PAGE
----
Guardian of the Republic

By Lt. Col. Allen West
The Crown Publishing Group
ISBN-10: 9780804138109
Hardcover: 224 pages
$11.60 at Amazon or Kindle $6.99

Reviewed by Gila Hayes

I have long been concerned by the trend of calling America a democracy and not a republic, although I have questioned my reaction, wondering if it really is as big a problem as it seems to me. After all, there are quotations in which the Founding Fathers seem to hold up democracy as the model for good government, so I’m moderately sympathetic to the younger folks like my niece who, a few years ago, asked, “Isn’t America a democracy?”

GotR4Her sincere question spurred me to begin some reading to clarify my own understanding. Most recently, I stumbled across Guardian of the Republic by Lt. Col. Allen West as part of that ongoing study. “America stands today as the longest-running constitutional republic,” writes West, who consistently uses “republic” and clearly explains why.

Although his book was written in 2014, West’s concern about politicians spouting promises of change “fundamentally transforming America” seems to me to retain a particular pertinence in 2019. After a fairly detailed biographical introduction, West outlines the philosophical influences that America’s Founding Fathers considered during the establishment of our nation. He discusses the influence thinkers like Hobbes, Locke and Rousseau exerted on Madison, Jefferson, Hamilton, and Franklin, et al.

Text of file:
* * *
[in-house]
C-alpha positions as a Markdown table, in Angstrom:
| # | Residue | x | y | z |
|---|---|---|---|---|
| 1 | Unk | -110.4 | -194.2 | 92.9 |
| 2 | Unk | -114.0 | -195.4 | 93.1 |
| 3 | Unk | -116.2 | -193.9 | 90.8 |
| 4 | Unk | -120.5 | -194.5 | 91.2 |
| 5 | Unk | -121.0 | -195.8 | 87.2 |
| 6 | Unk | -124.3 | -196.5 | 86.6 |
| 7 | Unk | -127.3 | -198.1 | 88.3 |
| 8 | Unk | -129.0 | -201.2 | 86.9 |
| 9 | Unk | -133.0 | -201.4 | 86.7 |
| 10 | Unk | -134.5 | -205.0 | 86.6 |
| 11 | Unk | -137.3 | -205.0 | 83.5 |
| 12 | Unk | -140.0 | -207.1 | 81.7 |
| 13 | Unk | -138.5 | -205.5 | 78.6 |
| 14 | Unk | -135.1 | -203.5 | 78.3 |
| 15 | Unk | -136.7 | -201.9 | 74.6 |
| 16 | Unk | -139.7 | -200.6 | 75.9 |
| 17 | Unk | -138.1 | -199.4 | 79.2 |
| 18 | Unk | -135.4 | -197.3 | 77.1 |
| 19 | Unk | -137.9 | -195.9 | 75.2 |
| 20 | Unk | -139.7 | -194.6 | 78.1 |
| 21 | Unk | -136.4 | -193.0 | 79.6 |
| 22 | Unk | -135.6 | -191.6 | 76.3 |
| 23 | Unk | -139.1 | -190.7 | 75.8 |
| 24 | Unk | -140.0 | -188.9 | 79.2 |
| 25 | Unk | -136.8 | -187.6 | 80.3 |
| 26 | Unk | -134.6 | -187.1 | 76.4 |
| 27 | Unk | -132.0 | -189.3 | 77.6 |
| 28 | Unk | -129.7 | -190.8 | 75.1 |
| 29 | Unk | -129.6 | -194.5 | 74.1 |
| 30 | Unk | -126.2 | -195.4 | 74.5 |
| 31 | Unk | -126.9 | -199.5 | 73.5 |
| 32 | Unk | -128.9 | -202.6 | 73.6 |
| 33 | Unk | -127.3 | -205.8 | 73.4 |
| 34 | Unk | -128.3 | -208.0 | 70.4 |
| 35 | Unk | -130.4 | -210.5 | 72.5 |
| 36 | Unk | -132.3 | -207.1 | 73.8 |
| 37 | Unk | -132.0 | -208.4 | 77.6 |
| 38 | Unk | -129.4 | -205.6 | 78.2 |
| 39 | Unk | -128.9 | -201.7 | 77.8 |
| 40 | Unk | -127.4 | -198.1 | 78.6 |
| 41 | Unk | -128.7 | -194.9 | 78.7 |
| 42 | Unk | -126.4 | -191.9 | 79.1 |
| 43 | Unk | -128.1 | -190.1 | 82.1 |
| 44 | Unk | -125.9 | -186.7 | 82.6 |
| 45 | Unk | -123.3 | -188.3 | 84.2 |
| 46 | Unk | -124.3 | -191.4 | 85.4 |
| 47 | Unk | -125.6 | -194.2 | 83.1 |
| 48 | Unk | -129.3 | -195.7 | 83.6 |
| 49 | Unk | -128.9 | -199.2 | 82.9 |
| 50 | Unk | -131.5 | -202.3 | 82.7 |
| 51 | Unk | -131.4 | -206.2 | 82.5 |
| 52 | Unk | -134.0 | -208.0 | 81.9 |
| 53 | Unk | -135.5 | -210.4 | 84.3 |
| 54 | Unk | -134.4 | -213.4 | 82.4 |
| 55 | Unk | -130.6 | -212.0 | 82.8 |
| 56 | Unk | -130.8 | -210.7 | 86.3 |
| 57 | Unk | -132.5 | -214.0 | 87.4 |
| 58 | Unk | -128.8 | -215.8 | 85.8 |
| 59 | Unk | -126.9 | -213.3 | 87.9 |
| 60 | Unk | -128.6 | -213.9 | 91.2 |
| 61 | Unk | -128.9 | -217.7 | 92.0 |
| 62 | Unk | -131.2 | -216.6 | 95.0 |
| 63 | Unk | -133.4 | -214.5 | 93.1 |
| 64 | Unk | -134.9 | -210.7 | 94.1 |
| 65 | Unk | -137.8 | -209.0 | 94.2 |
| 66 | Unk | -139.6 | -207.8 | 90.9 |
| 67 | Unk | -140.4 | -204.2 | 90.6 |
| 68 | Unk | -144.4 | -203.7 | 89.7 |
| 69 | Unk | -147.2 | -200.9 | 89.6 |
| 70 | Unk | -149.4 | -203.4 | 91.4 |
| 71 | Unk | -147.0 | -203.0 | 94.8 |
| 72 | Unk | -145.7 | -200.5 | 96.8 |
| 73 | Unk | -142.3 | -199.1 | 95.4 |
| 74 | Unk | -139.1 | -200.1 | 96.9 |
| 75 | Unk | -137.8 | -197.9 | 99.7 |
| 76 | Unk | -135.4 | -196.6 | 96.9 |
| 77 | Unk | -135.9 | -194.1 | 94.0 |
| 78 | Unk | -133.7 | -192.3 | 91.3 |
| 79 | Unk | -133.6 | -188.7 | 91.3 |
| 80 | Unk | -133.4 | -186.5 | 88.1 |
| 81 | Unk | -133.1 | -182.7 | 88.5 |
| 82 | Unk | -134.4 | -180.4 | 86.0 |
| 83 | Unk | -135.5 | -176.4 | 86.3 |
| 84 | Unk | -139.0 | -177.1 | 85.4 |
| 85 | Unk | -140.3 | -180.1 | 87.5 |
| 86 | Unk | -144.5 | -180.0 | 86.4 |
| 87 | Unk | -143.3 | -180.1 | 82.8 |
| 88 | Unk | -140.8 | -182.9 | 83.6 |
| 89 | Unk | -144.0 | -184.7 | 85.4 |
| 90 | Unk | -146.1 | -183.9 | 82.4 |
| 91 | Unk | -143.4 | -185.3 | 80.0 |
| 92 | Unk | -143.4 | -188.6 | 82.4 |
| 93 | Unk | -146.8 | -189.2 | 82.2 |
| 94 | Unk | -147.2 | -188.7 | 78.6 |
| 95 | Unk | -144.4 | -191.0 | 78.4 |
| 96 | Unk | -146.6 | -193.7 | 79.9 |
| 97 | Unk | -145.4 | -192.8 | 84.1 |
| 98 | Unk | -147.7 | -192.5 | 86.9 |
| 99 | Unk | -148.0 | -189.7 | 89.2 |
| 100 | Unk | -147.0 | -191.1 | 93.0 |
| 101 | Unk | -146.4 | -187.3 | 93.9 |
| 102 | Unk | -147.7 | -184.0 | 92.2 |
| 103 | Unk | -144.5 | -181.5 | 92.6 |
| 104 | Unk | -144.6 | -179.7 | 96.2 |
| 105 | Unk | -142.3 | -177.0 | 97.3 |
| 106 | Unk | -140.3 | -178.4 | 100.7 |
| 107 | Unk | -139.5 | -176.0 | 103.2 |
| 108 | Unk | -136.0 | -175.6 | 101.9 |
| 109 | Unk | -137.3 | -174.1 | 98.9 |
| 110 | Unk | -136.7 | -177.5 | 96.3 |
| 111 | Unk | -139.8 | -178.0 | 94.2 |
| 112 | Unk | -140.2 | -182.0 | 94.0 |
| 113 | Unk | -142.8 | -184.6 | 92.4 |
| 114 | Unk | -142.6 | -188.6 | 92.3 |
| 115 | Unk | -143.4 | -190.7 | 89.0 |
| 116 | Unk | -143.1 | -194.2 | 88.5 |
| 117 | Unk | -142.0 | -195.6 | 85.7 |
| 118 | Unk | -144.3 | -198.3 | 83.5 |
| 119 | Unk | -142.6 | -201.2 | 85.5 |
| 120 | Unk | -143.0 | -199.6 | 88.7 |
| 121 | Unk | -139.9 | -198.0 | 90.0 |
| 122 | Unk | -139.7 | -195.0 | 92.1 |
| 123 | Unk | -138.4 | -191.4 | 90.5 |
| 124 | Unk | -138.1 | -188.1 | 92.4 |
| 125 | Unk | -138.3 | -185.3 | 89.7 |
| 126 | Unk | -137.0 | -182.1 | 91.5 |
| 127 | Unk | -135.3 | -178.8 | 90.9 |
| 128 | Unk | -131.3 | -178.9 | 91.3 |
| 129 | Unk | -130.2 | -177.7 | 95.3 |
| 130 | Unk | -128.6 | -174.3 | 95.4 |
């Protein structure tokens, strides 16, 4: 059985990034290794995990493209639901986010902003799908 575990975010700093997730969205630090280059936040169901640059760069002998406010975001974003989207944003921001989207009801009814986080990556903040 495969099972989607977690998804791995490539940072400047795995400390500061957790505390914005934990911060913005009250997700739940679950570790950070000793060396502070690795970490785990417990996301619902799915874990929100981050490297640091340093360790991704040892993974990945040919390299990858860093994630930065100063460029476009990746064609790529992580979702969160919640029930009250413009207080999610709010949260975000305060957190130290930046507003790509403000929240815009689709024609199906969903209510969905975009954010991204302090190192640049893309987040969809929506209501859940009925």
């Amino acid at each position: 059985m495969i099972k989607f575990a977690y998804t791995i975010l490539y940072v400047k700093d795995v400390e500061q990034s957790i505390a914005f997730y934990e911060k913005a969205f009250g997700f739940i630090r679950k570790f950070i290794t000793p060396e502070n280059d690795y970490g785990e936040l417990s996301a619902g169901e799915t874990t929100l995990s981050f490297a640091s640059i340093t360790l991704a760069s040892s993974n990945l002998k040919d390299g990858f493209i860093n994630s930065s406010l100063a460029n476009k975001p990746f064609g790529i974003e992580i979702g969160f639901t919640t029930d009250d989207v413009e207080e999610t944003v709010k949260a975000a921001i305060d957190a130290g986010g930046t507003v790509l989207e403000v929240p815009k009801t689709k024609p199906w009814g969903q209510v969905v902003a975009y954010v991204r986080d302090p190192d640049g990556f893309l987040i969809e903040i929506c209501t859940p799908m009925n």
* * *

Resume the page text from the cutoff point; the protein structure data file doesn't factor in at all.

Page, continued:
He explains, “One of the fundamental premises that enabled our Founding Fathers to establish America was the theory of a ‘social contract,’ the notion that the ruler and those over whom he ruled agreed upon their respective roles and obligations. Of course, in history there have been many differing perspectives on those roles, but the underlying implication was that the ruler governed by the consent of the governed.

West identifies six governing principles upon which he believes America was founded. These he enumerates as, “limited government, fiscal responsibility, a free market, individual sovereignty, a strong national defense, and an understanding that all of man’s freedoms come ultimately from God.”

In painstaking detail, West describes the roots of conservatism and the roots of liberalism, the various government programs that the latter has propagated, and why bigger and more intrusive government is put forward as the answer to poverty, inequality, and most any other problem inherent to the human condition. Instead of independence, the recipients of all this government help get “subjugation and subservience,” he explains. The government’s true mandate, West writes, is “promoting the general welfare and providing for the common defense,” but little more.

While some of the political commentary is outdated, readers paying close attention should still find relevance in West’s writings on societal factors, political strategies and campaigns by the media because although the names of the players have changed, I think the problems in 2019 are even more extreme. The Founding Fathers’ vision was one of limited government, he points out, then lists all the Marxist objectives implemented over the past decades “more actively engaging” government in citizens’ lives “at every level.”